The image most people have of manufacturing still comes from propaganda videos of the last century, showing lines of technicians or workers standing along assembly lines fixing parts onto cars or gadgets or picking things off moving conveyor belts. If you were to walk into a modern factory expecting all that, you will be in for a surprise. Forget people manning the assembly line, the only people you will find in the factory will probably be some support and maintenance staff, and security. Most factories and processes within them today are largely automated, no matter what it is producing. Most processes are automatically done by robots as per pre-programmed procedure, overseen by computers. It is not just the cutting and welding but also things like logistics supply of parts have been automated. This has made processes much faster, efficient and error-free than what a set of humans could ever do. Check these videos below.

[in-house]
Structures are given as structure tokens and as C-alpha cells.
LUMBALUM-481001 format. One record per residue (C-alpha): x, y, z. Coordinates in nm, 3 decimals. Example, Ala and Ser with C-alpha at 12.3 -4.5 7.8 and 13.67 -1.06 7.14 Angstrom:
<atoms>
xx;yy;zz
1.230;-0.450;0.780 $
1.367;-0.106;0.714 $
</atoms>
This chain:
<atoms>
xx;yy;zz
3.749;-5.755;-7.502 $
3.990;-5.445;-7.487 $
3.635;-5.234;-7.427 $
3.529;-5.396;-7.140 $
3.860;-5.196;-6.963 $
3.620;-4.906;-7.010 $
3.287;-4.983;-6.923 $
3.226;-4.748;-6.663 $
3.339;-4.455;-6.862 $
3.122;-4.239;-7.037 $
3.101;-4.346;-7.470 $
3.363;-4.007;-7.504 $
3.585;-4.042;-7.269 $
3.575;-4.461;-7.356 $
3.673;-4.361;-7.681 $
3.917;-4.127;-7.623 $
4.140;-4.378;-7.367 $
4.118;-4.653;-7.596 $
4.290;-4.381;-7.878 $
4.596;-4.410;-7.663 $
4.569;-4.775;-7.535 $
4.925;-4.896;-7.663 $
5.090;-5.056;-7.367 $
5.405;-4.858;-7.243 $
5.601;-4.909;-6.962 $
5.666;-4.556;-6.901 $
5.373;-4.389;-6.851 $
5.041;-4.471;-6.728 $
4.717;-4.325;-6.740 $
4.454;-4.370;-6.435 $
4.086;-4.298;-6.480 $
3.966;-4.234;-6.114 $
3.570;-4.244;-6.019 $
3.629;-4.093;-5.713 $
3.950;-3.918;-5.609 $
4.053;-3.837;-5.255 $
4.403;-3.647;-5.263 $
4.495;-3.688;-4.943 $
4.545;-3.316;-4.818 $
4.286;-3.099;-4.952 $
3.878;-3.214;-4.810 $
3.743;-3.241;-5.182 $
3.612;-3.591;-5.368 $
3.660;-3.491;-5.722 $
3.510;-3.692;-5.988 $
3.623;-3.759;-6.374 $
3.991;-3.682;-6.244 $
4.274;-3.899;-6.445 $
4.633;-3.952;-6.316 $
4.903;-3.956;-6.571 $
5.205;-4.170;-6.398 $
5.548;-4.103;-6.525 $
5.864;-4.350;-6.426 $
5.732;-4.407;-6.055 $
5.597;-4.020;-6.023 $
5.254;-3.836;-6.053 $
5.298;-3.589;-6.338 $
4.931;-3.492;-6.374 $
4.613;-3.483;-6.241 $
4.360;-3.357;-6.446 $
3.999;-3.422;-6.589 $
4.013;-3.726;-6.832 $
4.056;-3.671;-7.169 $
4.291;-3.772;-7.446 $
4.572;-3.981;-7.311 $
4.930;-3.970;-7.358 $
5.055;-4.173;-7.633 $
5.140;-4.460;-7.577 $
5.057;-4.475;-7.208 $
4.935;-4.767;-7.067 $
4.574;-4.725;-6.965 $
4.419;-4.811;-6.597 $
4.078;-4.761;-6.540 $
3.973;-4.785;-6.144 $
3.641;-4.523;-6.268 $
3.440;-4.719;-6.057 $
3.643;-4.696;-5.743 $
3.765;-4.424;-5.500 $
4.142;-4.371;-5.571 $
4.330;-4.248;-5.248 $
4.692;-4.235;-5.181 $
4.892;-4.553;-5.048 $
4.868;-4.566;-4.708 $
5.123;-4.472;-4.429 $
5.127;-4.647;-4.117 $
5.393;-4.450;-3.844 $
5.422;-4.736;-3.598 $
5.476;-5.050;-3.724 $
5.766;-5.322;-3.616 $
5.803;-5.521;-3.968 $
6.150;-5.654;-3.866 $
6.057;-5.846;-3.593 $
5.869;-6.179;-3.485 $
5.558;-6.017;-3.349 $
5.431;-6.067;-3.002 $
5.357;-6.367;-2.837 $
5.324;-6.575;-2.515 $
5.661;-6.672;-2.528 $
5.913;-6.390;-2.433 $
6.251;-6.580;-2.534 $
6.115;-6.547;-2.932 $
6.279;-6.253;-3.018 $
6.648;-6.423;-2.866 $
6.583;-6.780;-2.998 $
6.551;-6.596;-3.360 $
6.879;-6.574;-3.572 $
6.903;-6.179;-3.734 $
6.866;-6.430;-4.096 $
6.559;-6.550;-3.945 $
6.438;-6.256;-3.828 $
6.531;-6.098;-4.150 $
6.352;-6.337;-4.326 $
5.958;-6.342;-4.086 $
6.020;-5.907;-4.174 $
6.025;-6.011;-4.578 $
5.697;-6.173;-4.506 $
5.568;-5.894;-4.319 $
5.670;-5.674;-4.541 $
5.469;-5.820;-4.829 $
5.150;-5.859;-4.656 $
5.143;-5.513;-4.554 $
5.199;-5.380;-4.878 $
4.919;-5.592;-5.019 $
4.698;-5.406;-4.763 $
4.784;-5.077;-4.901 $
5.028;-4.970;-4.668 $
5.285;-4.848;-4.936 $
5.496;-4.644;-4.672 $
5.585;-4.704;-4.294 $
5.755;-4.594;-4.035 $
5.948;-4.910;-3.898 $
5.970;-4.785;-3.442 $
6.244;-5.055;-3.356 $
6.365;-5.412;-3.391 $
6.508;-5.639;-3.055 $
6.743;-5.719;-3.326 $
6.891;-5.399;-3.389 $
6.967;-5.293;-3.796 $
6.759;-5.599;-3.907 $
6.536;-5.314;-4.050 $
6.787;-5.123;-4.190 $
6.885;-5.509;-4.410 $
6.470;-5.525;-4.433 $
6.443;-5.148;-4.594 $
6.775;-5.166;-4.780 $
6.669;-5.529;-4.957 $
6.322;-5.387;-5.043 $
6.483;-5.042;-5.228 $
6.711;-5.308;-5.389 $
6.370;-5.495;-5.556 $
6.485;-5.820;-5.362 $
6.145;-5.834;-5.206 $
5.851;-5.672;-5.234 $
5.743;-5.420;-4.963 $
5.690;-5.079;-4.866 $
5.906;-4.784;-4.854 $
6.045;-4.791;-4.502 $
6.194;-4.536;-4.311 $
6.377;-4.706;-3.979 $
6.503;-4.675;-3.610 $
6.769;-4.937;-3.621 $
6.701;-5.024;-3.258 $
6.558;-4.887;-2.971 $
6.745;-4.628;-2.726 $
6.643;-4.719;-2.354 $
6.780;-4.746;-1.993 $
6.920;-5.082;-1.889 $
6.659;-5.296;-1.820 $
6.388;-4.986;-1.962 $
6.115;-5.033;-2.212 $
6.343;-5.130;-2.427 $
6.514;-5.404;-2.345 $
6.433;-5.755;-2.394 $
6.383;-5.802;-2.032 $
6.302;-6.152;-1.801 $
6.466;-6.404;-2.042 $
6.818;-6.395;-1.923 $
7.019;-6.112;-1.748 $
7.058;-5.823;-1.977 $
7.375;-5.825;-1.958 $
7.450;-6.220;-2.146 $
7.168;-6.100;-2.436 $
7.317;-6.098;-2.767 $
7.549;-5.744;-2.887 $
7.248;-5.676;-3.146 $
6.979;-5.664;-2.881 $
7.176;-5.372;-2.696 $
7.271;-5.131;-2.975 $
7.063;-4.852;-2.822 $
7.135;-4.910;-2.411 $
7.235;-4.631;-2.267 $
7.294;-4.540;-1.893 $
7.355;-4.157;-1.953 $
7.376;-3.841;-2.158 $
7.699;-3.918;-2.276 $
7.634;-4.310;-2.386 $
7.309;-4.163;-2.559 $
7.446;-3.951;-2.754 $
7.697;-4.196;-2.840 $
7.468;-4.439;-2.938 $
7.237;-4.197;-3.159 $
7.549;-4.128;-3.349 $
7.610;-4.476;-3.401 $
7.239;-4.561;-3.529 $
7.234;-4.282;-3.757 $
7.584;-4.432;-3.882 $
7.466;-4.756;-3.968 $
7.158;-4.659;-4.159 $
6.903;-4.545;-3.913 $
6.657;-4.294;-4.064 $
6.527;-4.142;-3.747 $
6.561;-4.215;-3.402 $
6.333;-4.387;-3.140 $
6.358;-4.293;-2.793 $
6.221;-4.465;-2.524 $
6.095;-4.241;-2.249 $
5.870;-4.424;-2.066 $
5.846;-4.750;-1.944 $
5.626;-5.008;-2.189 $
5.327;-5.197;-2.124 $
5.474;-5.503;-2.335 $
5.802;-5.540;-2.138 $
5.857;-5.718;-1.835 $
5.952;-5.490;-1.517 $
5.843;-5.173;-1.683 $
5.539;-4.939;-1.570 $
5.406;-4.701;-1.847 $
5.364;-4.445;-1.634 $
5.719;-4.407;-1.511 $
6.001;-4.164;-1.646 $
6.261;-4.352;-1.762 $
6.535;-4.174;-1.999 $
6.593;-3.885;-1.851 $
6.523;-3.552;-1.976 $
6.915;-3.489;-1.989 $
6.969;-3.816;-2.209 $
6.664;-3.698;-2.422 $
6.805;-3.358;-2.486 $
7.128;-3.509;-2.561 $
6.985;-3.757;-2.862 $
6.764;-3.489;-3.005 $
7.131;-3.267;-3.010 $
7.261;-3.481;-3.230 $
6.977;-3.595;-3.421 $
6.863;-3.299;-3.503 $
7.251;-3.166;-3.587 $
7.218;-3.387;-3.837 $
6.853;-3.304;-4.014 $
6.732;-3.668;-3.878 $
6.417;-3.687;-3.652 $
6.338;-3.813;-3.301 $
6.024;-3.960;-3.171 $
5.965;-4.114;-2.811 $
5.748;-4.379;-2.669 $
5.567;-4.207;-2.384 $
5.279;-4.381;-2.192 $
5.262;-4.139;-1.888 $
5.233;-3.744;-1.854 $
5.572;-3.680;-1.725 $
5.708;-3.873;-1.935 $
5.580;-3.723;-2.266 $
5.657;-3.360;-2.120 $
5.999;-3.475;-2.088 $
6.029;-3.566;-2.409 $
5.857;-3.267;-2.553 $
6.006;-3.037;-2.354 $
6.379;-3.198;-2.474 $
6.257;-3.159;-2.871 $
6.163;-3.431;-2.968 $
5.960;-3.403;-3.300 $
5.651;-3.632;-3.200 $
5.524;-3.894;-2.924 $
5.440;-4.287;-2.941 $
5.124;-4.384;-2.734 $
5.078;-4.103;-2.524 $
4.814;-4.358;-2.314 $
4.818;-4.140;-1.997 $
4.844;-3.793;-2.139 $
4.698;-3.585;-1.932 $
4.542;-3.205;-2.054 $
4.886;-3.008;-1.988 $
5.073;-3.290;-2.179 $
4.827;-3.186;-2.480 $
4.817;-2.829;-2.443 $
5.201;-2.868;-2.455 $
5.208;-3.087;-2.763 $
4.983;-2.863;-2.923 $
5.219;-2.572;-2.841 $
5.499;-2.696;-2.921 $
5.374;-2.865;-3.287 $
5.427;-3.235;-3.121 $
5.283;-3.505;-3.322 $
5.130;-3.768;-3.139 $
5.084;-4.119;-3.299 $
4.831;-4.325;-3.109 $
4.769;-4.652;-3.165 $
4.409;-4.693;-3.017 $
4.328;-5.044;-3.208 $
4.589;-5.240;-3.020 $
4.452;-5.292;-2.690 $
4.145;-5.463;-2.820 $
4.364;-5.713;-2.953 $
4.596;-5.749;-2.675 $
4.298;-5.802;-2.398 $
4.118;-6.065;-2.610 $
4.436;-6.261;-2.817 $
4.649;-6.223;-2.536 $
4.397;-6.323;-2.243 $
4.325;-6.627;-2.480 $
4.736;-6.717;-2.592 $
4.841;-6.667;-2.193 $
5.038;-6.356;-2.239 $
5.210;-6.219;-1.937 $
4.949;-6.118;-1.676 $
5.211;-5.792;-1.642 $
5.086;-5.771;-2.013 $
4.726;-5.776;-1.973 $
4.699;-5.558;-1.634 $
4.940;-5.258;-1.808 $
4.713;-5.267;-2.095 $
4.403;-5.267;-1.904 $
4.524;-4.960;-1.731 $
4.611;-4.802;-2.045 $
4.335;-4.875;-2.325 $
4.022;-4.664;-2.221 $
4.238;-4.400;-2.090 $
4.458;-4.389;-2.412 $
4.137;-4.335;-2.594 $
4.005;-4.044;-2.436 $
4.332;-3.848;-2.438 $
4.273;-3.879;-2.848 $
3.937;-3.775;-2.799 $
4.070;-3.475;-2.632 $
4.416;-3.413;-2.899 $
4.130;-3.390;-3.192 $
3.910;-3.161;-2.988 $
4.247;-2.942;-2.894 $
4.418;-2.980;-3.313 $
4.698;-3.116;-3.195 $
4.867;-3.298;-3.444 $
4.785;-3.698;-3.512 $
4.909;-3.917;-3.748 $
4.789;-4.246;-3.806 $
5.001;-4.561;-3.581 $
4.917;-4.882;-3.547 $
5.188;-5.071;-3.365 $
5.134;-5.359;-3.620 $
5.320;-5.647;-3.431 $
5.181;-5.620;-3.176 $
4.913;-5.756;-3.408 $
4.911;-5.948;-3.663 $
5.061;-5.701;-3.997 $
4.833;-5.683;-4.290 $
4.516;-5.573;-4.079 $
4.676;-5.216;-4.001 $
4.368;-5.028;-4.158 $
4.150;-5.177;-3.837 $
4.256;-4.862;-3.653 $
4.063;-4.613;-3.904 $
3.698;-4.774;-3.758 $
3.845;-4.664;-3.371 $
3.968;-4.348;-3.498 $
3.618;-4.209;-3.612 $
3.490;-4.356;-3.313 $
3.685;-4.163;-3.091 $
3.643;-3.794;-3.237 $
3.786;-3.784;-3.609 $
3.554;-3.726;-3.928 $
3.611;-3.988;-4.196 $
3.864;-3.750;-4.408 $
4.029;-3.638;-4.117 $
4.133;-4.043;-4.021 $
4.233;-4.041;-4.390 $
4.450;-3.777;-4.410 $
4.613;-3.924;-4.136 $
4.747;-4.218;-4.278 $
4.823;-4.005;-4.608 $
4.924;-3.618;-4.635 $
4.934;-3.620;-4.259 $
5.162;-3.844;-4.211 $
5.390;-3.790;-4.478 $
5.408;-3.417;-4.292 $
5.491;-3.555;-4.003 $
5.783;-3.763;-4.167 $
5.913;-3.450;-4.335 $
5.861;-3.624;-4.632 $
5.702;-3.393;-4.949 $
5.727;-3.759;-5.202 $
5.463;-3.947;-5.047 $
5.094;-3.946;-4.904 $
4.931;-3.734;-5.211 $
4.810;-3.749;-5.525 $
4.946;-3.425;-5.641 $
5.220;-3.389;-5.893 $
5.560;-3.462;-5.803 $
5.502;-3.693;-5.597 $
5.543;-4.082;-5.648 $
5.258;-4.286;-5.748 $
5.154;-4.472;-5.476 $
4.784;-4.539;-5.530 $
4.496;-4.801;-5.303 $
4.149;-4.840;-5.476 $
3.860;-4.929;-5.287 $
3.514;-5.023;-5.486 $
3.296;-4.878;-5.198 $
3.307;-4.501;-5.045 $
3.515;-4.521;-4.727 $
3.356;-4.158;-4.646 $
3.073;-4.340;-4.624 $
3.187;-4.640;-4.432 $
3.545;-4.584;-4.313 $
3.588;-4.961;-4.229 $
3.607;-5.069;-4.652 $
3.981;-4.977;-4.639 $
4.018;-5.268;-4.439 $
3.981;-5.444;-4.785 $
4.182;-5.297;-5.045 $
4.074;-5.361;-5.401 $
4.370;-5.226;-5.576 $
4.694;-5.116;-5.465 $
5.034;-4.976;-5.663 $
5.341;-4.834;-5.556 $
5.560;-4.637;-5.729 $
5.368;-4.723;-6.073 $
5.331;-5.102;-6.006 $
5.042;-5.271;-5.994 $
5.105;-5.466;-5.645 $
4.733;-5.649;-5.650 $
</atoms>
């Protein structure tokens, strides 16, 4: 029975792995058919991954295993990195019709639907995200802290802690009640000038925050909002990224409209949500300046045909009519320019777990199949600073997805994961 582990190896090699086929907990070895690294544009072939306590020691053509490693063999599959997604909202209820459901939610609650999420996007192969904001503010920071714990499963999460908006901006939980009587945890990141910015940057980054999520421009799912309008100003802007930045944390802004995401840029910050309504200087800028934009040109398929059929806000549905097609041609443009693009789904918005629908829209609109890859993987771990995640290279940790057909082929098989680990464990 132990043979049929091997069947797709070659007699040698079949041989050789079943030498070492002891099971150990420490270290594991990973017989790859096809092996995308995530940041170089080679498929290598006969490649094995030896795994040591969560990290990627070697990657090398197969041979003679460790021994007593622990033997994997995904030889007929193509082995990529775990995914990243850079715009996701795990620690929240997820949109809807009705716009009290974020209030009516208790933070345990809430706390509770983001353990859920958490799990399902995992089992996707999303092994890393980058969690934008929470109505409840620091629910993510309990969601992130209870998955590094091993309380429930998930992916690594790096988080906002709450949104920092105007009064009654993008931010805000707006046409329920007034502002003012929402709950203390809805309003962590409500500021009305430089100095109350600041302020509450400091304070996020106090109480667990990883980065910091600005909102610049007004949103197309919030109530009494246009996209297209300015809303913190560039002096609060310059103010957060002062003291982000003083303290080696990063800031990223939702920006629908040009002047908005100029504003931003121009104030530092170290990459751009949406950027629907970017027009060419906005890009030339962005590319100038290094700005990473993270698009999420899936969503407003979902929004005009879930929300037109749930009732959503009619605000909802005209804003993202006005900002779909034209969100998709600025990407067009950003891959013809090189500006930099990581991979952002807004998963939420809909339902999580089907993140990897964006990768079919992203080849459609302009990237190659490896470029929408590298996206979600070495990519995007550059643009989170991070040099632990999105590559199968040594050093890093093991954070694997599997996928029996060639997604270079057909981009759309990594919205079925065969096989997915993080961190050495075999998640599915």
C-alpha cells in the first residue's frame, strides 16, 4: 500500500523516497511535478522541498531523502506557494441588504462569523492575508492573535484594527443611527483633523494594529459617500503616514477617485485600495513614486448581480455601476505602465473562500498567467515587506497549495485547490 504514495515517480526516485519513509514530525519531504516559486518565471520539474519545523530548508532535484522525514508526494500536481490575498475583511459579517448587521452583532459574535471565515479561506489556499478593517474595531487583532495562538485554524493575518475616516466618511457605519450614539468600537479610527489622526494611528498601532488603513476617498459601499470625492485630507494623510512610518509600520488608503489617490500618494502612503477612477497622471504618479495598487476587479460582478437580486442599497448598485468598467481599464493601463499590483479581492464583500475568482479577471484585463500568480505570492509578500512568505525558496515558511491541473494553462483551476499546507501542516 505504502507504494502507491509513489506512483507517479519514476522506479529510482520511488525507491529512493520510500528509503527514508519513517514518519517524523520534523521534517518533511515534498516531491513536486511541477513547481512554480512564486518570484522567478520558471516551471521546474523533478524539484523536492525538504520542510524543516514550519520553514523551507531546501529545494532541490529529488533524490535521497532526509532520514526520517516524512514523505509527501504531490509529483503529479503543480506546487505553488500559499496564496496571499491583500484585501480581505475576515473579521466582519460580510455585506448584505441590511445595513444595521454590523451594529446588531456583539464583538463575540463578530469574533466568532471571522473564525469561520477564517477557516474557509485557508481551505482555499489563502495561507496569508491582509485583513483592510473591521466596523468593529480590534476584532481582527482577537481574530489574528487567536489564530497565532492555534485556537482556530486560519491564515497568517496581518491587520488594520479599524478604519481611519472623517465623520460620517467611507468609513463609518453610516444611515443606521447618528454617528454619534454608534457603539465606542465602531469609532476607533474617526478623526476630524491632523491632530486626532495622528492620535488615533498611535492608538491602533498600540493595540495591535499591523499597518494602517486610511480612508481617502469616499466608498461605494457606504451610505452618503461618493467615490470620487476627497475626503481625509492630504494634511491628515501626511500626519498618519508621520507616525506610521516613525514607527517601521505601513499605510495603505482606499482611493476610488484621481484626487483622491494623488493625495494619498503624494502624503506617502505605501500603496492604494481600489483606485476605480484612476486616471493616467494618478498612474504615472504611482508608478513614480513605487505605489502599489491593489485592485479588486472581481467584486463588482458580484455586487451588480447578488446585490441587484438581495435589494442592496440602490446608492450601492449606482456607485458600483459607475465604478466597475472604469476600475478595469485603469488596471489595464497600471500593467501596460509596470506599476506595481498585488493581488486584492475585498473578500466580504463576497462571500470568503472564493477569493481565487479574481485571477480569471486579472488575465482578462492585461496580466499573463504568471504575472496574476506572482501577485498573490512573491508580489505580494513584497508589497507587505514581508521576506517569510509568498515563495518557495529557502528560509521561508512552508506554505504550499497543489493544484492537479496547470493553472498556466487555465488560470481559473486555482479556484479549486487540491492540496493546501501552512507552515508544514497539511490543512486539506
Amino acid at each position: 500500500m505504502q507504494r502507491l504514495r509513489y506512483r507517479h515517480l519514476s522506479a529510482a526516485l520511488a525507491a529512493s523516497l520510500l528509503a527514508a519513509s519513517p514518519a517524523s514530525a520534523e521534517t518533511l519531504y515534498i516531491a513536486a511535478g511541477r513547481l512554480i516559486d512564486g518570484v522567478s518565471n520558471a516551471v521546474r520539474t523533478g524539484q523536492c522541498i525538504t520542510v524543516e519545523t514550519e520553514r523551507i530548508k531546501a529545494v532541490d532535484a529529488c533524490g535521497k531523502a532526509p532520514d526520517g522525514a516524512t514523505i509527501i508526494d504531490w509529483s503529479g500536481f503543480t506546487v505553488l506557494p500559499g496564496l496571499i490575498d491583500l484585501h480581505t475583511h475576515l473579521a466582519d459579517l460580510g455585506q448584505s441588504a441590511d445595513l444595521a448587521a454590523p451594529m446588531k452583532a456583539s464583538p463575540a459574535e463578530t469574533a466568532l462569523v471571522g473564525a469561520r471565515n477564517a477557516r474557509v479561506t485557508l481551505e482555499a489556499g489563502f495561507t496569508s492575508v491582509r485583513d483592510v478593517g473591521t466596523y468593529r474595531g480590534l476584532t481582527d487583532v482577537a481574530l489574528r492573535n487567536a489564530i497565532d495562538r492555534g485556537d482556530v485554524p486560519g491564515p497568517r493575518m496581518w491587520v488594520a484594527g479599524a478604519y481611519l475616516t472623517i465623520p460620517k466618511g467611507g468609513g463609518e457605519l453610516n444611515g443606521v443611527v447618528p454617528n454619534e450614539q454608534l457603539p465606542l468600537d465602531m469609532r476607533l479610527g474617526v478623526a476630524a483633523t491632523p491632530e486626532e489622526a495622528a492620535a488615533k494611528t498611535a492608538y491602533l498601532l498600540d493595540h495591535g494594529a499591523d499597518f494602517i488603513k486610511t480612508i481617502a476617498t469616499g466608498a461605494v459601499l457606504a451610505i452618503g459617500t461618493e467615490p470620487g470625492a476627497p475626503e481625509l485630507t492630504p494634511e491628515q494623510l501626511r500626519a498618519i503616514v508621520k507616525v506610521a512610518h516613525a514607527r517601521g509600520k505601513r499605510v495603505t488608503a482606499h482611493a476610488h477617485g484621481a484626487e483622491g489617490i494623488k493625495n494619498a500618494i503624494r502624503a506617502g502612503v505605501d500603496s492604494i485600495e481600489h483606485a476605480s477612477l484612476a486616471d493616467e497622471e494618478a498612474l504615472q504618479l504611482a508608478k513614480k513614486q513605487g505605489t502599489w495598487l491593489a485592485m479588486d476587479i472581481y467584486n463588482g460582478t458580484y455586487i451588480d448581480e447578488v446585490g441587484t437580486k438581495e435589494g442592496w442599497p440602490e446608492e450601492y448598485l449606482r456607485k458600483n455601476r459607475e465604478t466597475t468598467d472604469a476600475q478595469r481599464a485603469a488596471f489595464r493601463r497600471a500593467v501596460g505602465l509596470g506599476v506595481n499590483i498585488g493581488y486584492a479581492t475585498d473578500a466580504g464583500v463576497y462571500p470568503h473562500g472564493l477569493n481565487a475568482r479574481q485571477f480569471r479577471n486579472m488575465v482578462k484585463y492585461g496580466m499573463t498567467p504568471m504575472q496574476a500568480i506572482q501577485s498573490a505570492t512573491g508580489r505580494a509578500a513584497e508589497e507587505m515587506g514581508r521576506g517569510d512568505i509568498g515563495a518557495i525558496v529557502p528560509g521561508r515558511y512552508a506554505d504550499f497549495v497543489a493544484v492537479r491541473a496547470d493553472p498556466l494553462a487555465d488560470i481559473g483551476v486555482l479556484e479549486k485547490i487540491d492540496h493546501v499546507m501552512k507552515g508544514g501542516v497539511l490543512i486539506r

Here are cars being manufactured at a Mercedes factory

The BMW video above is similar

Motherboards being assembled in Taiwan

Washing Machines Being Made in Germany

Granted, you can still see some humans around, but it is a no-brainer that that polishing/guiding/pulling/straping/fixing will also be automated sooner or later. Even then, the number of humans working on the assembly line is only a small fraction of what such a line would’ve employed in the 80s. Despite Elon Musk’s misadventures, we still are on the way to mostly 100% mechanically automated factories everywhere. A large vehicle-producing facility might require not more than 100 people to produce 10000 cars a week. Manufacturing does not employ people anymore, all that work is done by machines, whose work is monitored by other machines. Today, the most number of jobs that a manufacturing project may create is probably during the construction of the building.